THERE’S SOMETHING HAPPENING HERE…

And, as some prophet or other once said, what it is ain’t exactly clear.**

The first thing you learn if you take a basic course in logic (mine was called Philosophy 101–junior college–let’s say we didn’t exactly end up debating Kant) is not to trust anecdotal evidence, meaning a particular event, observed in isolation, has no value in establishing a universal truth.

To take an example, I was once in a movie theater where the several hundred black women who made up the bulk of the audience clearly rooted for Jennifer Aniston like a soul sister (the movie was The Break-Up). I did not conclude from this that Jennifer Aniston was enormously popular with black audiences. She might be, but it would take many more such incidences to form a chain of useful evidence and some concrete data beyond that (maybe a poll of African-American women that suggested a high percentage of them liked Aniston and would pay to see her in a movie) to establish anything like “proof.”

And then a few more steps for it to qualify as Truth.

The incident was suggestive. No more.

Taken in isolation, then, this is suggestive, no more.

But….

I can’t take it in isolation, even knowing that the data referenced here hardly even rises to anecdotal.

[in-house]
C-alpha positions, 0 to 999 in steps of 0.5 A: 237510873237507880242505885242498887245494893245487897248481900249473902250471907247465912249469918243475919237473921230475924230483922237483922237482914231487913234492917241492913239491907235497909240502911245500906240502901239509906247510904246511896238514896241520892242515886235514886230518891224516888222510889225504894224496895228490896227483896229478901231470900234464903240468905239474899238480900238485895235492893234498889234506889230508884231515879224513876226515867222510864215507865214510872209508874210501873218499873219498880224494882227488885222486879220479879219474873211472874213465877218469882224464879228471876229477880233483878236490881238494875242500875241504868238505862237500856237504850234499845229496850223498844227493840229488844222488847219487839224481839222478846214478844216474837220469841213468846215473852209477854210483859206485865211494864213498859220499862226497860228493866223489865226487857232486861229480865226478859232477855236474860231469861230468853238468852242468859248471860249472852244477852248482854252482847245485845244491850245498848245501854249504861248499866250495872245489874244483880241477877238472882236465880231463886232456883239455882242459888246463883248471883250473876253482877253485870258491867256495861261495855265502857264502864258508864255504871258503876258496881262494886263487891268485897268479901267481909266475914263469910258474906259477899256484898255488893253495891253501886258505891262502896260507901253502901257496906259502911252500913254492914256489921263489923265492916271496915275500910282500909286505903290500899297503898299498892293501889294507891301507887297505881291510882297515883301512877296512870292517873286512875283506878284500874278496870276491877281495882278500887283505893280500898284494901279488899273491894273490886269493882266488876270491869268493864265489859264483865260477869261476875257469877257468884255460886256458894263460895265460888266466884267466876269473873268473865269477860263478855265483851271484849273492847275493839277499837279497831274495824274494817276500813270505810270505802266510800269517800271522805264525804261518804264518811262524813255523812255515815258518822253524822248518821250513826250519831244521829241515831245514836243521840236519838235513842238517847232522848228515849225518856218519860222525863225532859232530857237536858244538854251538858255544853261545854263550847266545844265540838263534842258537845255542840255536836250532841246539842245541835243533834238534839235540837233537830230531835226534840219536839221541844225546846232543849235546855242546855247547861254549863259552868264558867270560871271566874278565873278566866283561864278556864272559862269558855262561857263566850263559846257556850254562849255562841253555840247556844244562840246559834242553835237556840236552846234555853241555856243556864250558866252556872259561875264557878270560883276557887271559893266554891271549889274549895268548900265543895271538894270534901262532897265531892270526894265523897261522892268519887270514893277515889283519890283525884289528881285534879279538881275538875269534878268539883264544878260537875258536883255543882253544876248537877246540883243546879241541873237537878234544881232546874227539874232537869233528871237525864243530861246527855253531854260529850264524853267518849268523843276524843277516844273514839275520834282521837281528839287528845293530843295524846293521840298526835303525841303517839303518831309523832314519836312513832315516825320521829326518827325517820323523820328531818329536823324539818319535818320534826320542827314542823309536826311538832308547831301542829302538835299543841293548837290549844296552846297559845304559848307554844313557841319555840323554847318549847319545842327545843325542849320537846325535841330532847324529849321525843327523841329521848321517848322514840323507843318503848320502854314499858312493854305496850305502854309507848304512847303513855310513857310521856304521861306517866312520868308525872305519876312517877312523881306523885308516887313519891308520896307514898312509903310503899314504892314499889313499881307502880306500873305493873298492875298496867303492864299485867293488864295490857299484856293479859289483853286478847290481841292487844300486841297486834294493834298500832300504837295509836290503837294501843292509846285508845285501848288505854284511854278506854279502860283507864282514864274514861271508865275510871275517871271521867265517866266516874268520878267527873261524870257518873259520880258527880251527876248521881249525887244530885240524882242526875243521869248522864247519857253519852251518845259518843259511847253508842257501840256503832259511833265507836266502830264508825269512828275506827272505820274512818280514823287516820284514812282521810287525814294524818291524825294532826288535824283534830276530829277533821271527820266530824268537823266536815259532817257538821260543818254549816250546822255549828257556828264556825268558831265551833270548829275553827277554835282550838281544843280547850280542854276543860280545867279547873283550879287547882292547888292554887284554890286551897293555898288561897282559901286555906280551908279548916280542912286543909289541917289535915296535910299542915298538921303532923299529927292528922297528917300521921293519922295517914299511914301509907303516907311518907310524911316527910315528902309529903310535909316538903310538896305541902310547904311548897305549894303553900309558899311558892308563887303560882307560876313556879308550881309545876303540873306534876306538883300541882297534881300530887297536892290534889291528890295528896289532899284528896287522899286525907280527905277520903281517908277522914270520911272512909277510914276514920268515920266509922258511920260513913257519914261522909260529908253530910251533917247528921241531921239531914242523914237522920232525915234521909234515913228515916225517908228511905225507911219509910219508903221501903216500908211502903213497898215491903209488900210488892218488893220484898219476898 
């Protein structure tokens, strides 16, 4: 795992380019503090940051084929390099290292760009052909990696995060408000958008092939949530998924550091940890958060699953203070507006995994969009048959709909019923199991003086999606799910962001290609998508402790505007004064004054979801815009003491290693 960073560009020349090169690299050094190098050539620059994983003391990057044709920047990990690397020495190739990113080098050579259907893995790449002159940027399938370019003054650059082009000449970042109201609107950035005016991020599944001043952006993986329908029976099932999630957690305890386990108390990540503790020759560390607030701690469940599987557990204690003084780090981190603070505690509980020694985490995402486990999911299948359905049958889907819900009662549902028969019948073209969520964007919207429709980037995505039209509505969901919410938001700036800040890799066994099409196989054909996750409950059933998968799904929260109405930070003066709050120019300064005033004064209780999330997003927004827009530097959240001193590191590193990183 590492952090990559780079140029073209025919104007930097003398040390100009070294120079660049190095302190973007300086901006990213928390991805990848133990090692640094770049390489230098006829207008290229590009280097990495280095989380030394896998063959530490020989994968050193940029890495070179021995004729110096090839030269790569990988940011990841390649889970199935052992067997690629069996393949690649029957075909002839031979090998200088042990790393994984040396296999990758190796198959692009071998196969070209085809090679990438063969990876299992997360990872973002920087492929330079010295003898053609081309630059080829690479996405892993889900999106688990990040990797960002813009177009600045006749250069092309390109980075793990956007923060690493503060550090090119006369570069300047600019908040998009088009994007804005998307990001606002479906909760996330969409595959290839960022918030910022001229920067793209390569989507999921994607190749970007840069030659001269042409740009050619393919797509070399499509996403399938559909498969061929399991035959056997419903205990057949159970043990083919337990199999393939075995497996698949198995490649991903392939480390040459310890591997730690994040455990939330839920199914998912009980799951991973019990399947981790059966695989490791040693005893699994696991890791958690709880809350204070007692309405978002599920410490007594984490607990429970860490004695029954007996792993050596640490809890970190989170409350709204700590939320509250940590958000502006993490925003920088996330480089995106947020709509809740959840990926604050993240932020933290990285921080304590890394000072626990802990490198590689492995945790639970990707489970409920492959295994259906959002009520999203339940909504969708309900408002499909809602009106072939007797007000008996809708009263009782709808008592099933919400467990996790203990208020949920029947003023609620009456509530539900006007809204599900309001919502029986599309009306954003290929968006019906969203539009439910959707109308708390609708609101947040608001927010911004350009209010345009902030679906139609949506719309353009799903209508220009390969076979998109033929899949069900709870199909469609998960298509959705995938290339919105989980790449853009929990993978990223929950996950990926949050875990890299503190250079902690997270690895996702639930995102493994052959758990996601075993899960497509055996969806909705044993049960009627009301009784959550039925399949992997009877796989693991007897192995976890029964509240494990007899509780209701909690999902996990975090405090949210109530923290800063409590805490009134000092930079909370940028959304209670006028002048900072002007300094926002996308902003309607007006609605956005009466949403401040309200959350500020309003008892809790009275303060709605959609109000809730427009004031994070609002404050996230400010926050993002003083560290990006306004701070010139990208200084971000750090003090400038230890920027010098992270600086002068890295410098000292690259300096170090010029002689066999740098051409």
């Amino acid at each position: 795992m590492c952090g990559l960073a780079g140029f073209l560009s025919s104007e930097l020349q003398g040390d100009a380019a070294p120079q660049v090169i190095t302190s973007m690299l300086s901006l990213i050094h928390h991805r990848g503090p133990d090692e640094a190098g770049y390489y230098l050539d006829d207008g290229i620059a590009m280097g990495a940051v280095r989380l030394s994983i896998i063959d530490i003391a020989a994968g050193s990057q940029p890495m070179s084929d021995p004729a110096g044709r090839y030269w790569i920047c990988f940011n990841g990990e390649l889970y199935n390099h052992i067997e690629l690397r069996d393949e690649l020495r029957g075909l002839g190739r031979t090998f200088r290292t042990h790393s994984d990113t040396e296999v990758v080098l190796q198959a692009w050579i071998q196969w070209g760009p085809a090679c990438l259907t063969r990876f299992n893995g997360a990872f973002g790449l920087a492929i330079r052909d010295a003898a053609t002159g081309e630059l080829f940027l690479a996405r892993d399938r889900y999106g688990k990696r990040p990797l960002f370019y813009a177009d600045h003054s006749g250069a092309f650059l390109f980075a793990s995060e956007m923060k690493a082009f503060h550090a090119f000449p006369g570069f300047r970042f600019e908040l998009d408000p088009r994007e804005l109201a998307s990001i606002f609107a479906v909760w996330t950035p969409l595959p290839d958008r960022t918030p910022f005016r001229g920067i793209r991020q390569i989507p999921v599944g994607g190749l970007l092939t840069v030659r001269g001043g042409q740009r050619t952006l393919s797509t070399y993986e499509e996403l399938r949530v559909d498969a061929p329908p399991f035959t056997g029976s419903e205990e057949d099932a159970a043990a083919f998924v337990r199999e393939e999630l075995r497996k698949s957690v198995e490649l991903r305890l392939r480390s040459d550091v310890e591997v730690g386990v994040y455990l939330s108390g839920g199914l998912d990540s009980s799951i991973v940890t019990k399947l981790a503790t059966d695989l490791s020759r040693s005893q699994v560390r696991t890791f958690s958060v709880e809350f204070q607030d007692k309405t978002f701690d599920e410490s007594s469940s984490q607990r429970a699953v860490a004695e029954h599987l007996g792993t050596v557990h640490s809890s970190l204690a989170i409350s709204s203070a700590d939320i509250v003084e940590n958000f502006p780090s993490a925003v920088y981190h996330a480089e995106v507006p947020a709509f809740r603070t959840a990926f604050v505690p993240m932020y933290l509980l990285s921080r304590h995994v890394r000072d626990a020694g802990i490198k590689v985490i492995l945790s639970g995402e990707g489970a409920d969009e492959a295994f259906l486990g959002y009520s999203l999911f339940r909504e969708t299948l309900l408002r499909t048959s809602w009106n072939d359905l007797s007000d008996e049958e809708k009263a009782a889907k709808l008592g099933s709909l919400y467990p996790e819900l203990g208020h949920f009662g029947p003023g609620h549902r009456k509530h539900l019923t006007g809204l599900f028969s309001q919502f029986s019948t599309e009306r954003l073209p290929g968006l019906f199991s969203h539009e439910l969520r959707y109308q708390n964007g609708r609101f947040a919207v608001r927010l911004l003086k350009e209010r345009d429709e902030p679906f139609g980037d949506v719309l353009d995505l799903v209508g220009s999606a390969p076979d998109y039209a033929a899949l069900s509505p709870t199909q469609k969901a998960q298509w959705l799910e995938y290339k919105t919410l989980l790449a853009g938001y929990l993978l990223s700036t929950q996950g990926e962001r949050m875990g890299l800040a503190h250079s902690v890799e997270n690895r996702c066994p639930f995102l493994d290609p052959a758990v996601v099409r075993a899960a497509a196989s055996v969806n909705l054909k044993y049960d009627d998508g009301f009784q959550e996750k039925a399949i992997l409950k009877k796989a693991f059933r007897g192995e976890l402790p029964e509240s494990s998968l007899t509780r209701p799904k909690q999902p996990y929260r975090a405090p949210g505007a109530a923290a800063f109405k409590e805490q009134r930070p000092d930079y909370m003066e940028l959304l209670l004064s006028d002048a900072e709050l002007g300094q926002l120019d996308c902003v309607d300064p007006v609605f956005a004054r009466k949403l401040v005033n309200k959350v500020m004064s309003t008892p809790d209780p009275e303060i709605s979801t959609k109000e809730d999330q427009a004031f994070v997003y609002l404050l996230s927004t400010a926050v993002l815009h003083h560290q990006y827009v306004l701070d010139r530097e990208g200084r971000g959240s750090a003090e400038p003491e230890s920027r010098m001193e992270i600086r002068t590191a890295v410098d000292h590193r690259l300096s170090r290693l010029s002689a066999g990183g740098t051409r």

The problem I have with dismissing it is twofold.

First:

Unlike almost everyone else, I’ve followed both the Pro-Trump and Anti-Trump phenomena with equal attention and equal interest. I’ve done the same for the Wait-and-See phenomenon, which is much under-reported (and I must say is beginning to turn strongly in Trump’s favor–“Well, I didn’t vote for him, but-t-t-t-t” surely must be trending on Twitter the last month). All of which means I’ve made a good faith attempt to judge what’s going on across the spectrum.

And I still don’t profess to know anything. But-t-t-t-t.

Second:

This kind of anecdotal evidence is piling up. The last time I saw something like this was during the campaign, when one beltway reporter after another drove home to see the folks in western Pennsylvania or Ohio or northern Michigan, and, in counties that normally ran fifty-fifty or maybe sixty-forty Republican, they passed miles and miles of Trump signs with no Clinton support in sight. Then they went back to New York and reported/tweeted something along the lines of “I’ve never seen anything like this…..”

That evidence–no less “anecdotal” than mine–turned out to have a great deal of meaning.